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Policy, party, candidates or leader

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Editor: My voting choice is determined by a party’s policies, slate of candidates, leader and track record (if there is one). I am instinctively a Labour Party supporter because fundamentally I am a social democrat. This country has a history of poverty and underdevelopment caused by a legacy of genocide and marginalization of its indigenous people, slavery and indentured servitude. {{more}}Although it is true that we have made significant strides since colonial rule, there is much more to be done. I would like to believe that the two main political parties are acutely aware of this country’s developmental needs and the limited resources available to address them.

A party whose policies address developmental imperatives in the context of our current status is a party I am inclined to support. Implementation of programmes borne out of these policies is largely dependent on the human capital (leader, ministers, etc) of the party itself.

This is a summary of my voting history and of the main reasons for my choice:

  • l 1979: Labour Party – Voted the way my mother did.
  • l 1984: NDP – I felt that the Labour Party had lost its way.
  • l 1989: NDP – I felt that the country was doing well, helped of course by the banana industry. The Labour Party lacked convincing leadership and there seemed to be a lot of infighting among its membership.
  • 1994: NDP – Though I started to get weary of the NDP’s complacency and perceived corruption, the Labour Party had not convinced me that they were organized enough to be the Government. I was happy though that they began to make necessary changes, which included an alliance with Ralph Gonsalves.
  • 1998: Labour Party – The wheels had come off the bus of the NDP and the Labour Party had a slate of candidates that were far superior and fresher than the NDP.
  • 2001: Unity Labour Party – The NDP bus was no longer rolling and with Dr Gonsalves as leader of the ULP, the party was in the hands of a committed social democrat and regional integrationist, with superior intellect and a much deeper grasp and appreciation of our history.
  • 2005: ULP – The ULP government had a solid performance and were a more transparent government than its predecessors. It had started to implement programmes that address the poor with an unprecedented focus on education, recognizing that education is critical to poverty alleviation. They had well thought out infrastructural projects; good management of the economy and a progressive foreign policy.
  • 2009: Constitutional Reform Referendum: Voted No
  • 2010: ULP – The ULP with its brave, bold and courageous leadership commendably weathered the storm of the global economic downturn. It implemented capital projects such as the low income and no income housing, the National Library, the construction of the Argyle international airport and the bridge over the Rabacca Dry River. The Rabacca Bridge was a significant groundbreaking project, which finally connected the descendants of our previously marginalised indigenous people, to the rest of the country. Also the sustained emphasis on providing educational opportunities for young people, continued to impress me.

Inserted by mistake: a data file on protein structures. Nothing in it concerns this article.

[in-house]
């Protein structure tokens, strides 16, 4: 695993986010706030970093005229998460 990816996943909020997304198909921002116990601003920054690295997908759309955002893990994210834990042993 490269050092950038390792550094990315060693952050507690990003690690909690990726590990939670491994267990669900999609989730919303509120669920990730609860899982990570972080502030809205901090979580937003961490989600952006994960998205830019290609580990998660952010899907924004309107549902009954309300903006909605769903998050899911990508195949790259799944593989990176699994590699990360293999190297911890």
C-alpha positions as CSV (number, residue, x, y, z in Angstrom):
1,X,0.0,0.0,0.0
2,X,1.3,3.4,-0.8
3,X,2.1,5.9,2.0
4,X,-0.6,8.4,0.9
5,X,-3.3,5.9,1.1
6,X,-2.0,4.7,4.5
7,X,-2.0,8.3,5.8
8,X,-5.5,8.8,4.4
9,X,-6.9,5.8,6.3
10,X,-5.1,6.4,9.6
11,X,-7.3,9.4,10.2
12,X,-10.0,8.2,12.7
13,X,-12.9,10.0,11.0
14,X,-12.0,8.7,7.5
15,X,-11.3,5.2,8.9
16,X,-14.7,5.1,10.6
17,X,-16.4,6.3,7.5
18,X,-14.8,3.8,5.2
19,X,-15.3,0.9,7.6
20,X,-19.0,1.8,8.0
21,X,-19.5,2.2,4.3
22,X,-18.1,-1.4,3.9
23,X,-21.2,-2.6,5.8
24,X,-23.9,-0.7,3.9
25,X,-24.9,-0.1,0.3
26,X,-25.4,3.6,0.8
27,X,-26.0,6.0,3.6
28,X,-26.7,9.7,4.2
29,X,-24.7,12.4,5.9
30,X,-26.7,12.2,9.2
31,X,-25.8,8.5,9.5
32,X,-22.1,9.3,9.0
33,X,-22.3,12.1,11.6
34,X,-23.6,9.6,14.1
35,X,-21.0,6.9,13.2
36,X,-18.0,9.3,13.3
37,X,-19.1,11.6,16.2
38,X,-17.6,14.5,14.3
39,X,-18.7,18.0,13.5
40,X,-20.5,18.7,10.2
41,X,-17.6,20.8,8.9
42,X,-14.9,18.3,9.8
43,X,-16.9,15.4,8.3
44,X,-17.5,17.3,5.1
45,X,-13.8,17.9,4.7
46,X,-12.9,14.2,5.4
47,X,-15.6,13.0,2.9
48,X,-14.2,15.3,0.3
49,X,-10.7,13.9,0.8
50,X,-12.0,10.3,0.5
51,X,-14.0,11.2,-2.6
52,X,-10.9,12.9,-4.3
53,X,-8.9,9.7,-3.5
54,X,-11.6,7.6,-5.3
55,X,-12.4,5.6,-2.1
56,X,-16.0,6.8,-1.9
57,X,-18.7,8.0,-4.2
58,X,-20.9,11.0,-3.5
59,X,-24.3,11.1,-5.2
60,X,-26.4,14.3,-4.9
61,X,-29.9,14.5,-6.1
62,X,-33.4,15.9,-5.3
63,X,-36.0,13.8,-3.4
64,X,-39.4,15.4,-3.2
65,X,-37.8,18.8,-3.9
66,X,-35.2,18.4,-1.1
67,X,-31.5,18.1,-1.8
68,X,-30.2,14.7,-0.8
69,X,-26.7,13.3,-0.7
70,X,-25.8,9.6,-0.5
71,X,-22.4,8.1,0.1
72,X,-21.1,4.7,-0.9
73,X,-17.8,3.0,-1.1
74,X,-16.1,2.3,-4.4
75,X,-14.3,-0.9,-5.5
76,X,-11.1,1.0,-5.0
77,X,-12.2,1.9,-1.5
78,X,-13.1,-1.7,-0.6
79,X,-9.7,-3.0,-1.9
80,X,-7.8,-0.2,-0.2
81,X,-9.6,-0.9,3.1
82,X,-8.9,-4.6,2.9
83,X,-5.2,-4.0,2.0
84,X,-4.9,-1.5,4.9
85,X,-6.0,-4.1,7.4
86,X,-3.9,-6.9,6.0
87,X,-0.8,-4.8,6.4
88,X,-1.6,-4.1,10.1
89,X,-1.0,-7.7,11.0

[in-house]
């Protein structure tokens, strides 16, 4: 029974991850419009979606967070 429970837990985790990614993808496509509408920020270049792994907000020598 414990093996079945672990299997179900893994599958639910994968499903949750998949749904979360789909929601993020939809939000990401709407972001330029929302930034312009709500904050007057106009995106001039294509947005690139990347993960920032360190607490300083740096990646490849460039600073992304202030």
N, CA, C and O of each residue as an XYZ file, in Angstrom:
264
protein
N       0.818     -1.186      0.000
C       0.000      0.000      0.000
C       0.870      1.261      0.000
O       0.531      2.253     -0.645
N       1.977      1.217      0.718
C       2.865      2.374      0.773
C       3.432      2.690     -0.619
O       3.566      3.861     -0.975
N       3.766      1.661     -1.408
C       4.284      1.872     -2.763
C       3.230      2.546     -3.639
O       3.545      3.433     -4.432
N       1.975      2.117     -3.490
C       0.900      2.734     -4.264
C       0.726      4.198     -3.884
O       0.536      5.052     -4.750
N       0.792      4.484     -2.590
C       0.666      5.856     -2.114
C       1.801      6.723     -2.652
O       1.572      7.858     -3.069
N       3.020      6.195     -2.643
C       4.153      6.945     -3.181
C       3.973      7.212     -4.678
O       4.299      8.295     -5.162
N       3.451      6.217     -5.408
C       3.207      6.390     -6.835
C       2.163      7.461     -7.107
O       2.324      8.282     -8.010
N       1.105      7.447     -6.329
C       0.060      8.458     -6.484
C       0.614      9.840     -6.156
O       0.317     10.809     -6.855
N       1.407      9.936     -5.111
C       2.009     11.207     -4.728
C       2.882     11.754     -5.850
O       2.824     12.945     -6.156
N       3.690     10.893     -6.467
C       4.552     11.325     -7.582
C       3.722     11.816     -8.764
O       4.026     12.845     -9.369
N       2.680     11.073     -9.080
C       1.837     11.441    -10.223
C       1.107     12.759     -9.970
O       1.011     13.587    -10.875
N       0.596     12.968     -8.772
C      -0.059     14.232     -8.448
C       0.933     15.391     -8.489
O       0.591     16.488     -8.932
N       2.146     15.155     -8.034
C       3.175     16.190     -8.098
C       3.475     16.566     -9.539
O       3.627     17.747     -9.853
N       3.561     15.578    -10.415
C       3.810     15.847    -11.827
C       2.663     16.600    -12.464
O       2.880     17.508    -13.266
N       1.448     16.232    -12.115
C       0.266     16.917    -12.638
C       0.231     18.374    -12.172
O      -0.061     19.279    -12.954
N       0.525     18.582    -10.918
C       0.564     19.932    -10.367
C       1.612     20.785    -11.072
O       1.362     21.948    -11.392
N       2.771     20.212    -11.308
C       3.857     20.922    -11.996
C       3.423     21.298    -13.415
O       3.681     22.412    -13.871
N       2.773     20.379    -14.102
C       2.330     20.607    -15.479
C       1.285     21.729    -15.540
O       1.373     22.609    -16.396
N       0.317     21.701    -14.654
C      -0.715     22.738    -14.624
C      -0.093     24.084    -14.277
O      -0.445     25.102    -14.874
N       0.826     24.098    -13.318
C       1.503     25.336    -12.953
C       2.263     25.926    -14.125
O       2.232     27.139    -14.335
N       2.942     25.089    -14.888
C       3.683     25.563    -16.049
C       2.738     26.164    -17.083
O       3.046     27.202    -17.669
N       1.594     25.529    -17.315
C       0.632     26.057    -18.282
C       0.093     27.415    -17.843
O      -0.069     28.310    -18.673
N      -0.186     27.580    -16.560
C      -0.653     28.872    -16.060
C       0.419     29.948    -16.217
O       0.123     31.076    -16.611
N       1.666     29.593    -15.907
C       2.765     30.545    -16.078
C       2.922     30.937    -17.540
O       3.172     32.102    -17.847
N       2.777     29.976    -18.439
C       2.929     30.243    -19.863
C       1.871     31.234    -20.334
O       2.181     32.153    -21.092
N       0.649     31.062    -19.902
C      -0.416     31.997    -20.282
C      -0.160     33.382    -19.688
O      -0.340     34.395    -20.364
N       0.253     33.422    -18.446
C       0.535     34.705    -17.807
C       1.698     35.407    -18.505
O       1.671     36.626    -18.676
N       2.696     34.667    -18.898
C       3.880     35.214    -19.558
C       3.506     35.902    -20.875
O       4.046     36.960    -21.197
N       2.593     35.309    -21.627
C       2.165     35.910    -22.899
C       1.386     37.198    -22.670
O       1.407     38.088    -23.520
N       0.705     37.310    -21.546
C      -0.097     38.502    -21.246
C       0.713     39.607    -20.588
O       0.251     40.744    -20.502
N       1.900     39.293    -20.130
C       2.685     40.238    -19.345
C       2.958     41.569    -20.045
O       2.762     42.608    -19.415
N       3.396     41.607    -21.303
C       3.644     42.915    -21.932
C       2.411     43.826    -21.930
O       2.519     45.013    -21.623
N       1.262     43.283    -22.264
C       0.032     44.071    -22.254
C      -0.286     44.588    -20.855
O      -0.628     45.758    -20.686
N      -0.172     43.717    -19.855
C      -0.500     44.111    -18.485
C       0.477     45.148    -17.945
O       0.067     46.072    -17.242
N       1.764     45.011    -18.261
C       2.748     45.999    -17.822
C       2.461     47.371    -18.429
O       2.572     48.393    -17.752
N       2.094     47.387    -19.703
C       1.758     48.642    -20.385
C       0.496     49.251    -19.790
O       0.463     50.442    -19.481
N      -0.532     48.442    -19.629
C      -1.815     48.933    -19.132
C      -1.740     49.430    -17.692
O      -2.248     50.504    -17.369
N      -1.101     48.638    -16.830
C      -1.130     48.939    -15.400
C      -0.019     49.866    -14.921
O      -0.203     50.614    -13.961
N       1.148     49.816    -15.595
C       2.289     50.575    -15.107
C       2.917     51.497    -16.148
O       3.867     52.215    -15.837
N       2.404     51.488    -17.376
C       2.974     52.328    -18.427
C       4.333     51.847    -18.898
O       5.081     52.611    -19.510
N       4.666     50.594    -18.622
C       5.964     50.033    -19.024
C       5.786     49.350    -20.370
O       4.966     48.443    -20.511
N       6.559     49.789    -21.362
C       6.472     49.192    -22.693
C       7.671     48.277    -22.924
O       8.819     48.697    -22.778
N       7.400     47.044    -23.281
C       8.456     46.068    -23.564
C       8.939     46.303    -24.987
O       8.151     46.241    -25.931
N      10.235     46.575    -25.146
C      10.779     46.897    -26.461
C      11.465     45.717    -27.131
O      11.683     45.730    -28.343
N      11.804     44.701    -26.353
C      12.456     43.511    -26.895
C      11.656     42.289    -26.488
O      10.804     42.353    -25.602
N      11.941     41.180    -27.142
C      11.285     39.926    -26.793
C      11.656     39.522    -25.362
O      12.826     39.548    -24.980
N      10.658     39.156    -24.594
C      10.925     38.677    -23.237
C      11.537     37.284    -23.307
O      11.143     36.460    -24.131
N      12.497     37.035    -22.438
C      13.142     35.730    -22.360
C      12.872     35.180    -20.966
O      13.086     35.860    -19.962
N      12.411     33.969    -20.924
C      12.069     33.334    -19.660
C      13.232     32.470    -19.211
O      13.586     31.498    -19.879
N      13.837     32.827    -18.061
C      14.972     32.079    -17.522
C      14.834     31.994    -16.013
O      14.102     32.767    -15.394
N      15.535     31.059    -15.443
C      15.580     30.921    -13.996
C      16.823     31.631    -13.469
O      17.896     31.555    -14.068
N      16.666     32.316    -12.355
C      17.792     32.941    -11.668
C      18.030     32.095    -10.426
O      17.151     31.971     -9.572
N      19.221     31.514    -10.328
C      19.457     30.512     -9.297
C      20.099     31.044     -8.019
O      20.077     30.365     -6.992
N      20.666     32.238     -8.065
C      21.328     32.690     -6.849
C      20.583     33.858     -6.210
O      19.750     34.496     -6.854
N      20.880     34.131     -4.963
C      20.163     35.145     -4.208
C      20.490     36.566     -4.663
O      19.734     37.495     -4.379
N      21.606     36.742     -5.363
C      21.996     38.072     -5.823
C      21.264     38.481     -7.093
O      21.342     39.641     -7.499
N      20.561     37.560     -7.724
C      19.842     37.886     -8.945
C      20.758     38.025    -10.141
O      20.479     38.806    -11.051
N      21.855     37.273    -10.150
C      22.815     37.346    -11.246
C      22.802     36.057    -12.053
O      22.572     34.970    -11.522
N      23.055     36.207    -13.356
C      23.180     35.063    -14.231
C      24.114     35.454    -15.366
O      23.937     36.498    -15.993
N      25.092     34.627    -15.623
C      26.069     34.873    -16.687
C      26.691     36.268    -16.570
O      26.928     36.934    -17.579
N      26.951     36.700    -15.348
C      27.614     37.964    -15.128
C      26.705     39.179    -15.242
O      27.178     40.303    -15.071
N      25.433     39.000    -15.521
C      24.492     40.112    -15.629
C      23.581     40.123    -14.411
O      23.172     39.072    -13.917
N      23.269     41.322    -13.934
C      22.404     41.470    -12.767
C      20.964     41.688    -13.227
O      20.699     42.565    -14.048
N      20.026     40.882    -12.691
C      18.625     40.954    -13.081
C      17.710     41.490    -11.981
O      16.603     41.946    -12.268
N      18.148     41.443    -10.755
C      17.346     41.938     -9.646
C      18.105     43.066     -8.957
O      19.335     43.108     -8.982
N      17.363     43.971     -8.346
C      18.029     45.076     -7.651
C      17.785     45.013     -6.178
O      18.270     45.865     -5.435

• 2015: So far ULP – NDP still fails to inspire: the leadership is still lacklustre and unconvincing; the candidates are not appealing (they lack depth and are unable to capture the imagination of young and progressive people); its policies are not clear and have no supporting programmes. Its position on foreign policy is retrogressive and “Uncle Tom,” as (borne out by its consistent intent on trying to second guess the USA, while taking an anti ALBA and anti Cuba stance). Its assessment of the country’s economic performance is dishonest, because when compared to other similar economies St Vincent and the Grenadines is holding its own. The NDP seems to represent the interests of a small undeserving group that are a throwback to the mid 80’s and 90’s waiting to enjoy the privileges they had back then.

The ULP, in contrast, have refreshed themselves with some young and progressive candidates such as Carlos James, Luke Browne, Saboto Caesar, Camillo Gonsalves, Jomo Thomas and Debbie Charles – a nucleus of brains, talent and fresh ideas that offers this country continued hope for the future. The Argyle international airport, despite the naysaying in the NDP camp, is like a “Star Ship Enterprise” project – to boldly go where no party has gone before. It is a project that defines the ULP’s creative leadership, vision and sound foreign policy. The numerous social welfare projects like “Lives to Live” and housing programmes for the poor; the continuation of the exemplary work done in education, especially the expansion of the Community College and the programmes offered to students are some of the many shining examples of a government investing in the welfare and future of its people. The geothermal project is a potential game changer that should lower energy costs which will have positive impact on the business sector and the economy.

We need to choose a party that is not just huffing puffing, hoping to create winds of change, but one whose house stands steadfast, despite the many social and economic challenges that we face. It is only visionary leadership, forward thinking candidates, sound social democratic policies and prudent management of the economy that can move us forward beyond 2015. The party that can best provide this will get my vote.

Social Democrat

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